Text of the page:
Smartphone cameras still have a long way to go until they can produce images with a quality similar to DSLR cameras.
Recently, we have seen some smartphones incorporate periscope-type technology that allows them to offer high levels of zoom using an L-shaped tunnel design.
OPPO introduced this technology for the first time in early 2019, and later other manufacturers have also incorporated it into their smartphones.
Now in 2020, we have another groundbreaking smartphone camera technology that has debuted with the Vivo X50 Pro: ‘gimbal’ stabilization.
Gimbal stabilization explained
This smartphone overcomes the limitations of space and lens movement to achieve physical stabilization that dwarfs current optical image stabilization (OIS) technology, promising very stable photo and video output, even with excessive lens movement. telephone – for example, when you run, go down the stairs, or record a video exploring the rugged terrain of the mountains.
Vivo introduced this technology earlier this year with the Apex 2020 concept phone. The Chinese company claims that the gimbal system offers 300 percent more performance over current optical image stabilization.
The rear camera module of the Vivo X50 Pro houses a 48MP (f / 1.6) primary sensor which is the one with the gimbal stabilization bracket. It has a double ball structure to achieve a triple-axis rotation that basically makes the lens float inside the camera housing.
It not only moves in two dimensions but also in the third dimension. So it also compensates for tilt movement, which has never been seen before on a phone camera.
Combined with optical image stabilization and electronic image stabilization, the camera is virtually invincible when it comes to shooting in unstable conditions, and a less wobbly lens means more stabilization when shooting in zoom mode. The more zoom level there is, the more the movement of the phone is amplified.
The next step to optical (OIS) and electronic (EIS) stabilization
The stabilization of the optical image (OIS) is a hardware solution using the gyroscope of the microelectromechanical system (MEMS) for motion detection. The system then adapts to the movement of the lens to compensate for shaking. For example, if, while taking a photo, the hand moves slightly to the left, then the lens moves to the right to compensate.
The stabilization of the electronic image (EIS) also provides some stability but is a software solution that uses the accelerometer smartphone to detect movement and then align the frames.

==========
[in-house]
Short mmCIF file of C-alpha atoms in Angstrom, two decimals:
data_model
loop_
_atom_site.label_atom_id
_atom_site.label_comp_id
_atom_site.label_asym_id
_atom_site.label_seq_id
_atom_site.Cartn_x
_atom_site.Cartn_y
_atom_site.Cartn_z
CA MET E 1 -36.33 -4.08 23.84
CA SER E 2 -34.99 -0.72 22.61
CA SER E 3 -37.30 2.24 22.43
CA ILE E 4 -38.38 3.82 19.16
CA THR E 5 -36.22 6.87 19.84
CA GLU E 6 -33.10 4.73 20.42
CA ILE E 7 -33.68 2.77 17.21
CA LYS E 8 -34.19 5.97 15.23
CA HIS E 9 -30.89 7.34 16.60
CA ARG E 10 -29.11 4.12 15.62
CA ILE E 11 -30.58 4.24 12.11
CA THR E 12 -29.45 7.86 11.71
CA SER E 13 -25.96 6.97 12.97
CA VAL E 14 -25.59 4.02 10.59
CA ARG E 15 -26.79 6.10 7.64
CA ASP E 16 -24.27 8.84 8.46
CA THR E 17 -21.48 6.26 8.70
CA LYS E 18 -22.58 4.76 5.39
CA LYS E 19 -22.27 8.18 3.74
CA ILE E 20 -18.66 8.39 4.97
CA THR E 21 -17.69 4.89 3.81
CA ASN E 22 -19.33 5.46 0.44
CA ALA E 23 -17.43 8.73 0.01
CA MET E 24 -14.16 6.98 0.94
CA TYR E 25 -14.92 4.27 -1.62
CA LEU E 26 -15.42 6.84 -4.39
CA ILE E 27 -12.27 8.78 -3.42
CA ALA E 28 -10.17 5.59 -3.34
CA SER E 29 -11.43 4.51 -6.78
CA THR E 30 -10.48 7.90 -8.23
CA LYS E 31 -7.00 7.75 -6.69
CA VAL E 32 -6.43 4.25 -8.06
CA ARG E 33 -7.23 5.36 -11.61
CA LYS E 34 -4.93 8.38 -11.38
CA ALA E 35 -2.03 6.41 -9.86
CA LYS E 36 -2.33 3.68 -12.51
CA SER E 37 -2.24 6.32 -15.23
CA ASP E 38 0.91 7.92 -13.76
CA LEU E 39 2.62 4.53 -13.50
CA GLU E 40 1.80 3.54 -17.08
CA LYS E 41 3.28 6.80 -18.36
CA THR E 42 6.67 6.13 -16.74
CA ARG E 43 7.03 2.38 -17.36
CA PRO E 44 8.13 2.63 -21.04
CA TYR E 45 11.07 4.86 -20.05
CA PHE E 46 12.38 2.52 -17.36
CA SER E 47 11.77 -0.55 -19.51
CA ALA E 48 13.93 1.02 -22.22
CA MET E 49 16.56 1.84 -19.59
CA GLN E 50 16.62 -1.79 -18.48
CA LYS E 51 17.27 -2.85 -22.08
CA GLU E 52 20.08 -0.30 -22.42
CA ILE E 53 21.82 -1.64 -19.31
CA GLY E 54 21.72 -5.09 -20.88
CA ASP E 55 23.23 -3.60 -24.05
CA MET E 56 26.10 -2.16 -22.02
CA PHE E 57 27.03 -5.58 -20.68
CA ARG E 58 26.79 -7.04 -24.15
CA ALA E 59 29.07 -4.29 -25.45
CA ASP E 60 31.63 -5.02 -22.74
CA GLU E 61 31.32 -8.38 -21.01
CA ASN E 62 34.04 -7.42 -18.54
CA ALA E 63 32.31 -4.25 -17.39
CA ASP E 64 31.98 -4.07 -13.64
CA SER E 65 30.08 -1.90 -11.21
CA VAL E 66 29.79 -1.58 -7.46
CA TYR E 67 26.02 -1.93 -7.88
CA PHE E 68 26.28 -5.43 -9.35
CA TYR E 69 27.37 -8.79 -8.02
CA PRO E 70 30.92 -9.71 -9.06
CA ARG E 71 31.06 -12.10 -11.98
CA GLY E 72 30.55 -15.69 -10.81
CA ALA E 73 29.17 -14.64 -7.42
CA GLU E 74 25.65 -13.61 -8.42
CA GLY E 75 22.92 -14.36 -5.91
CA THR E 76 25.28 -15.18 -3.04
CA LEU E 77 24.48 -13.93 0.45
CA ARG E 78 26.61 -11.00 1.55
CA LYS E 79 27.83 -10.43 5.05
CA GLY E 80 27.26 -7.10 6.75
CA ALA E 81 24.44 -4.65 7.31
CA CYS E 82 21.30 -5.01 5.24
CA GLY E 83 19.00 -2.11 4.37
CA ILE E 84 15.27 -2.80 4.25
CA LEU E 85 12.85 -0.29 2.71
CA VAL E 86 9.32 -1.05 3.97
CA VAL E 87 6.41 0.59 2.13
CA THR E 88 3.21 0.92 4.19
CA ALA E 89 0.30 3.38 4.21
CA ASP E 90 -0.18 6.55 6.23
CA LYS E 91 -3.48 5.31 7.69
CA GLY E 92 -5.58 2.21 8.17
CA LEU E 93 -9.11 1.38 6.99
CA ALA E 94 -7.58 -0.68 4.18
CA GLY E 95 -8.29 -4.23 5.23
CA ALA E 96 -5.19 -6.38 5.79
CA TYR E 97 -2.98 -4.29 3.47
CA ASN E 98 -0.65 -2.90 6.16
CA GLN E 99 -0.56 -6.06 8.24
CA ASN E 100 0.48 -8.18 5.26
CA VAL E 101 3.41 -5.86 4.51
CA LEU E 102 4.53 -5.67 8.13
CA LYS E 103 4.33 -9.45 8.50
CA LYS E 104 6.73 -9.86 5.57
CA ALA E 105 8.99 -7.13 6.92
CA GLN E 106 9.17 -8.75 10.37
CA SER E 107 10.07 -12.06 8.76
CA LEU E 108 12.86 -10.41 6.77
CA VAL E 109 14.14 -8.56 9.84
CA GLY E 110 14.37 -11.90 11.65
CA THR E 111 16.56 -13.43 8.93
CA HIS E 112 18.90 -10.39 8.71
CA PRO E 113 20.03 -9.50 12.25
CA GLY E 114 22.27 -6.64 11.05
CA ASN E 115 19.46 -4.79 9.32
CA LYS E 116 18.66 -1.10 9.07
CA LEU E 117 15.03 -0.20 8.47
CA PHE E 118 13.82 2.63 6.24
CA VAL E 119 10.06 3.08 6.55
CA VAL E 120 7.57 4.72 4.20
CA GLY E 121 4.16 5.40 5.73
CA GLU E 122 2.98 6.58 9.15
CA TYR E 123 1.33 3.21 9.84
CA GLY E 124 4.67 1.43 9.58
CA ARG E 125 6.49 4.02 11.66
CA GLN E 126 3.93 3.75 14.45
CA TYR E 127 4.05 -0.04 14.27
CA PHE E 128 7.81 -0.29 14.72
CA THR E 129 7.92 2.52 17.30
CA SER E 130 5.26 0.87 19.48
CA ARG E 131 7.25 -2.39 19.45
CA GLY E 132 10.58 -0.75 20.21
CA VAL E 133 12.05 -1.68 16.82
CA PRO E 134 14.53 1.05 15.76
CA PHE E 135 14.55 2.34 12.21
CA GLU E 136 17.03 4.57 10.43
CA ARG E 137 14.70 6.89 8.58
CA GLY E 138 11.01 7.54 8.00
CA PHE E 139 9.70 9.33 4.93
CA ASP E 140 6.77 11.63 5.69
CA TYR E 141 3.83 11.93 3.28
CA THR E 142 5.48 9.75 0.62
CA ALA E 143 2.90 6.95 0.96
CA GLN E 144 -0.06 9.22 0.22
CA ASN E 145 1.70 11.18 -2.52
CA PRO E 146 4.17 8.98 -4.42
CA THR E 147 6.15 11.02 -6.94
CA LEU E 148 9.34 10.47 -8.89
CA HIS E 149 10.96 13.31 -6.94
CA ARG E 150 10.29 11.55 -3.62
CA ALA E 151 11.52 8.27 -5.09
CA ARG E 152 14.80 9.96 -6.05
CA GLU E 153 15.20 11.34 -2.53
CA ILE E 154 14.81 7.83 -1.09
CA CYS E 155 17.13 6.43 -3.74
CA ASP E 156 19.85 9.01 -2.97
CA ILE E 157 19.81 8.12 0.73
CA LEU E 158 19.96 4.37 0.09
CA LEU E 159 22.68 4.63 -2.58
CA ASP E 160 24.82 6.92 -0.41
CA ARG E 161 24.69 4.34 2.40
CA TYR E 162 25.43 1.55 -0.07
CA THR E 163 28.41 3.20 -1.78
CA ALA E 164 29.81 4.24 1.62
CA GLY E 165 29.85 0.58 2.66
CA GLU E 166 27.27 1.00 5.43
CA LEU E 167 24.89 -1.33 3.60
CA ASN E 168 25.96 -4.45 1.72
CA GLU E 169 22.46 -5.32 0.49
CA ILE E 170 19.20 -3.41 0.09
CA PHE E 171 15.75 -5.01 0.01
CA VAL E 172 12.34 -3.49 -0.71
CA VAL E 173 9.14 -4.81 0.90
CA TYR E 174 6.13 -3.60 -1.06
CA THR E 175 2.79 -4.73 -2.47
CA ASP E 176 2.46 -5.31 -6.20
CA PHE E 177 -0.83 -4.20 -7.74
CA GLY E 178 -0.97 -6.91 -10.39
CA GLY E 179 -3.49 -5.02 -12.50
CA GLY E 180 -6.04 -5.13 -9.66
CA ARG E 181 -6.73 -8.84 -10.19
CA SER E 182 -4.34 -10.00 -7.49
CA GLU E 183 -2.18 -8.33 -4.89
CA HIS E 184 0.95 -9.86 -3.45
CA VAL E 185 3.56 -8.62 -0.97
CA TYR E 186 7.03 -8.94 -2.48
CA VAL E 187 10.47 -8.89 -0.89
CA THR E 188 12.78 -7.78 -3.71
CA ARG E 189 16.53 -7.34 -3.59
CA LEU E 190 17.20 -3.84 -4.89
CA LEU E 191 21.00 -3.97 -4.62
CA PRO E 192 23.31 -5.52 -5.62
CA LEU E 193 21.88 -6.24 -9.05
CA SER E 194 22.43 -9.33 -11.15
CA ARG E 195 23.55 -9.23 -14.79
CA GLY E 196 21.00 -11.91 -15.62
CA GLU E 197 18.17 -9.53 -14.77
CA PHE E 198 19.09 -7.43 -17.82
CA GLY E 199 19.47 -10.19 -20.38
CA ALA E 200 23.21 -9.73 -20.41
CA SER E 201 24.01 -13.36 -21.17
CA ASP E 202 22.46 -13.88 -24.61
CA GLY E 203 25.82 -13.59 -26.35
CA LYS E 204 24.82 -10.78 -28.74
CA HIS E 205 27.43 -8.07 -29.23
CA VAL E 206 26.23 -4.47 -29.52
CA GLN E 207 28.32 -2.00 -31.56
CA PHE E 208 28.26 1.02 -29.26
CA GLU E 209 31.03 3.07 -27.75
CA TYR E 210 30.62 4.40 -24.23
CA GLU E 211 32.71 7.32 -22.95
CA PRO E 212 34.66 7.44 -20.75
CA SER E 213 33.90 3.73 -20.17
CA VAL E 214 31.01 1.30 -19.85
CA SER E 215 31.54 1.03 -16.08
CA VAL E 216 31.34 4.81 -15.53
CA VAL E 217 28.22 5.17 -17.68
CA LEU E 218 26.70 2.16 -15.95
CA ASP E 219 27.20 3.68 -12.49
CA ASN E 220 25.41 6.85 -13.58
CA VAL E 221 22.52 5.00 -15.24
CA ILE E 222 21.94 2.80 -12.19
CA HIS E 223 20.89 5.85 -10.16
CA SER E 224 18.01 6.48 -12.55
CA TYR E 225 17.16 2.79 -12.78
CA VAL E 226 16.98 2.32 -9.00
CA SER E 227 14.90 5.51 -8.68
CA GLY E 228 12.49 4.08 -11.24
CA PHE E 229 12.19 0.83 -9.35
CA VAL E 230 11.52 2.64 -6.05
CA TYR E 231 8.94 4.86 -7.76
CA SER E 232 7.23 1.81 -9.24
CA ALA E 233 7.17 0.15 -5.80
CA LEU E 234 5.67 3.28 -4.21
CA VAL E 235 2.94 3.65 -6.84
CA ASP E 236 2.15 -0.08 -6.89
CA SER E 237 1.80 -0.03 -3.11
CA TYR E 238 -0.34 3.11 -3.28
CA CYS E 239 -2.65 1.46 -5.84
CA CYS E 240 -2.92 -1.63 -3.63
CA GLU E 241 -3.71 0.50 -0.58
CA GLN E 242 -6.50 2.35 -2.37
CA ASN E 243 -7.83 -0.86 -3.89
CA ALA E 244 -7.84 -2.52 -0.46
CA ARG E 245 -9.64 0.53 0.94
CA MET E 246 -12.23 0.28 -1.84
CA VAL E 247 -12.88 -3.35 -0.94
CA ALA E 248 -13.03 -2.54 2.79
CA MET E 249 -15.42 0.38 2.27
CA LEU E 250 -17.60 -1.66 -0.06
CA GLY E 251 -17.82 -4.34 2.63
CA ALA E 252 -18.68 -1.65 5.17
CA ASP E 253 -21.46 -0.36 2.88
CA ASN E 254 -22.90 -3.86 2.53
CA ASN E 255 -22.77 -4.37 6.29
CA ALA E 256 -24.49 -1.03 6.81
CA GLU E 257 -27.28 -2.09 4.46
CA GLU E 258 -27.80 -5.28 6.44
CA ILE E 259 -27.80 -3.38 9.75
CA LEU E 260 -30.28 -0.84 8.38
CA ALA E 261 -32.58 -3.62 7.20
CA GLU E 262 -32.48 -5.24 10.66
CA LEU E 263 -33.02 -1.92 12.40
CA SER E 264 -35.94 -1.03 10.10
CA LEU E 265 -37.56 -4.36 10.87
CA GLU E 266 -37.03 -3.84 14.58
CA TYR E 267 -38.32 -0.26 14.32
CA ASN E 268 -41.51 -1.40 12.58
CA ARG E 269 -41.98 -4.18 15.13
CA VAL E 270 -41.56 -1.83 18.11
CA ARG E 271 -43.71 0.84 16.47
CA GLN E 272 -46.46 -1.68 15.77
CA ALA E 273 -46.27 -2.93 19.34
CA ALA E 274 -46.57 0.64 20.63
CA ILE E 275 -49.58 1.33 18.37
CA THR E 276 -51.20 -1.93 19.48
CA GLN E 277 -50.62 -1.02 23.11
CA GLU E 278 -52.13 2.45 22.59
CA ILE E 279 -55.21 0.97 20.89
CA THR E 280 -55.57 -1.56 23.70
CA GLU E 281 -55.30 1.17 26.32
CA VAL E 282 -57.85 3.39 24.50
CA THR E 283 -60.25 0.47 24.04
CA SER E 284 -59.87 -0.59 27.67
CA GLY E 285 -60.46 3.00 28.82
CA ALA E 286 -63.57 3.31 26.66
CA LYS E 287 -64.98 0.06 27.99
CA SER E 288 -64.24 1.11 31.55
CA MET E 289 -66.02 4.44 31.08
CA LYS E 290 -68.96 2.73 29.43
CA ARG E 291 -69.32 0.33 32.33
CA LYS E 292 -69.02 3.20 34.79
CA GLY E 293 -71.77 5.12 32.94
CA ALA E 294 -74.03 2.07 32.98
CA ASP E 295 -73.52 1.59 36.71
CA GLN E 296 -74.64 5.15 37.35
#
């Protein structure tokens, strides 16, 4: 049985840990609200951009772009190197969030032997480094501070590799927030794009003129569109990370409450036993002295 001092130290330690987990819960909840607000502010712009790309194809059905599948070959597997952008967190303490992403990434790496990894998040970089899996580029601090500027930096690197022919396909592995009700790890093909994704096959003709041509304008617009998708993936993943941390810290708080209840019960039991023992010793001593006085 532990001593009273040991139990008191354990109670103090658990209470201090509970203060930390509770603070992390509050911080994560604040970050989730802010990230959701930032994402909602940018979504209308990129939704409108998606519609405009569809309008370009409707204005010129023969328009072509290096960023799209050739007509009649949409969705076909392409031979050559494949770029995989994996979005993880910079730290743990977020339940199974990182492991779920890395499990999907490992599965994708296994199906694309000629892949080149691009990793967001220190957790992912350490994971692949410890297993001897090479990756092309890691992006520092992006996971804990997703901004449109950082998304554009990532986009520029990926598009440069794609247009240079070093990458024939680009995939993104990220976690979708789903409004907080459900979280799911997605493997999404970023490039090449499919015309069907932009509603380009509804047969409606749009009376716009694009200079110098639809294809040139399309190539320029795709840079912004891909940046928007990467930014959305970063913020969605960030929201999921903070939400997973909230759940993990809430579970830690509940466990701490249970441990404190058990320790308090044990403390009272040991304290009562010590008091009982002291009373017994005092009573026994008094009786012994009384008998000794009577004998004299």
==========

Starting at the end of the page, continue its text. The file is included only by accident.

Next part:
The gimbal camera setup of the Vivo X50 Pro takes motion correction to the next level as the entire camera housing moves to better counter all three axes. In combination with the movement of the lens within the camera thanks to OIS (when necessary), the phone can take ultra-smooth photos or videos in low light conditions.
Below, we can see a video from Engadget where it compares the stabilization performance of the Vivo X50 Pro against the Samsung Galaxy S20 Ultra.
Other manufacturers could introduce this technology
Now that Vivo has set a new bar for ultra-stable shooting technology, it wouldn’t be uncommon for other manufacturers to follow suit and start developing their own technology, as was the case with periscope lenses in their day.
Now, the cost of this technology is considerable. A significant portion of the Vivo X50 Pro’s $ 650 price has been invested only in camera technology and there are a few compromises along the way.
For example, it comes with the Snapdragon 765G, while most high-end smartphones come with Snapdragon 865. Internal storage is UFS 2.1, while UFS 3.0 is already common in all high-end smartphones (and some smartphones). already have UFS 3.1 storage)
Clearly, the phone is targeting a niche of buyers who want a next-gen camera and don’t mind other hardware compromises, but other manufacturers may choose to incorporate this technology into authentic flagships.